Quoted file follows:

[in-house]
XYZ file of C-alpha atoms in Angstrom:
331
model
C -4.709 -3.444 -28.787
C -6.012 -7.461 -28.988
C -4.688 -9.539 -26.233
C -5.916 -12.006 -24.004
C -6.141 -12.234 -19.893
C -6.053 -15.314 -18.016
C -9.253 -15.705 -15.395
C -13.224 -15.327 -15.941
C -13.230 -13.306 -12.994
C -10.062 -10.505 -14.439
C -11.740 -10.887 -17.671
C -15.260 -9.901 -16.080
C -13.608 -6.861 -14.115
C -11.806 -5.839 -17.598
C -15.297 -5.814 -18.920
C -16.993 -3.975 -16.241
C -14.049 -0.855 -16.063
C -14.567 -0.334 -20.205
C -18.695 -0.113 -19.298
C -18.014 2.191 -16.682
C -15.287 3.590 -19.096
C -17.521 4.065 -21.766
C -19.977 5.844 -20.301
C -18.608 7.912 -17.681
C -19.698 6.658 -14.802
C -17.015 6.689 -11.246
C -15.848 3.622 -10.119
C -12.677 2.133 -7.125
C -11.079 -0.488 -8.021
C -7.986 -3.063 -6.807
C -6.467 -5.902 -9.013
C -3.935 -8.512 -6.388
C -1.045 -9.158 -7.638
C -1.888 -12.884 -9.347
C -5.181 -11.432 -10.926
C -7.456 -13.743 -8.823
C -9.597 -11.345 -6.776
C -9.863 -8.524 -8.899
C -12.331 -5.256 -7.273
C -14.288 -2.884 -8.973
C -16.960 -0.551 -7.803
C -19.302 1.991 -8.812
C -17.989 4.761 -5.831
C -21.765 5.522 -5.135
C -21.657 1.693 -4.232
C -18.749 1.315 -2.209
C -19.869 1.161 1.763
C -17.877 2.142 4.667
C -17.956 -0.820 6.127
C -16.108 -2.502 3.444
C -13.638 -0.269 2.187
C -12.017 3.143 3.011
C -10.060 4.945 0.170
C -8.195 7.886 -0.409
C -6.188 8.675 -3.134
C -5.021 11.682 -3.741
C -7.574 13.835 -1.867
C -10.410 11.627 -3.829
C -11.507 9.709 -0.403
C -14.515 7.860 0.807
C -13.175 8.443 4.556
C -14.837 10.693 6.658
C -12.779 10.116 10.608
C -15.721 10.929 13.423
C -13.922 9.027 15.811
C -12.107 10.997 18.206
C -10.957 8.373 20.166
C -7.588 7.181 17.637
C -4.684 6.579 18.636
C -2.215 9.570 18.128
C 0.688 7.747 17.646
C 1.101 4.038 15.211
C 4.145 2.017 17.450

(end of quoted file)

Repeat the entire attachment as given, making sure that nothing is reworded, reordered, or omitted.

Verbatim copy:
[in-house]
XYZ file of C-alpha atoms in Angstrom:
331
model
C -4.709 -3.444 -28.787
C -6.012 -7.461 -28.988
C -4.688 -9.539 -26.233
C -5.916 -12.006 -24.004
C -6.141 -12.234 -19.893
C -6.053 -15.314 -18.016
C -9.253 -15.705 -15.395
C -13.224 -15.327 -15.941
C -13.230 -13.306 -12.994
C -10.062 -10.505 -14.439
C -11.740 -10.887 -17.671
C -15.260 -9.901 -16.080
C -13.608 -6.861 -14.115
C -11.806 -5.839 -17.598
C -15.297 -5.814 -18.920
C -16.993 -3.975 -16.241
C -14.049 -0.855 -16.063
C -14.567 -0.334 -20.205
C -18.695 -0.113 -19.298
C -18.014 2.191 -16.682
C -15.287 3.590 -19.096
C -17.521 4.065 -21.766
C -19.977 5.844 -20.301
C -18.608 7.912 -17.681
C -19.698 6.658 -14.802
C -17.015 6.689 -11.246
C -15.848 3.622 -10.119
C -12.677 2.133 -7.125
C -11.079 -0.488 -8.021
C -7.986 -3.063 -6.807
C -6.467 -5.902 -9.013
C -3.935 -8.512 -6.388
C -1.045 -9.158 -7.638
C -1.888 -12.884 -9.347
C -5.181 -11.432 -10.926
C -7.456 -13.743 -8.823
C -9.597 -11.345 -6.776
C -9.863 -8.524 -8.899
C -12.331 -5.256 -7.273
C -14.288 -2.884 -8.973
C -16.960 -0.551 -7.803
C -19.302 1.991 -8.812
C -17.989 4.761 -5.831
C -21.765 5.522 -5.135
C -21.657 1.693 -4.232
C -18.749 1.315 -2.209
C -19.869 1.161 1.763
C -17.877 2.142 4.667
C -17.956 -0.820 6.127
C -16.108 -2.502 3.444
C -13.638 -0.269 2.187
C -12.017 3.143 3.011
C -10.060 4.945 0.170
C -8.195 7.886 -0.409
C -6.188 8.675 -3.134
C -5.021 11.682 -3.741
C -7.574 13.835 -1.867
C -10.410 11.627 -3.829
C -11.507 9.709 -0.403
C -14.515 7.860 0.807
C -13.175 8.443 4.556
C -14.837 10.693 6.658
C -12.779 10.116 10.608
C -15.721 10.929 13.423
C -13.922 9.027 15.811
C -12.107 10.997 18.206
C -10.957 8.373 20.166
C -7.588 7.181 17.637
C -4.684 6.579 18.636
C -2.215 9.570 18.128
C 0.688 7.747 17.646
C 1.101 4.038 15.211
C 4.145 2.017 17.450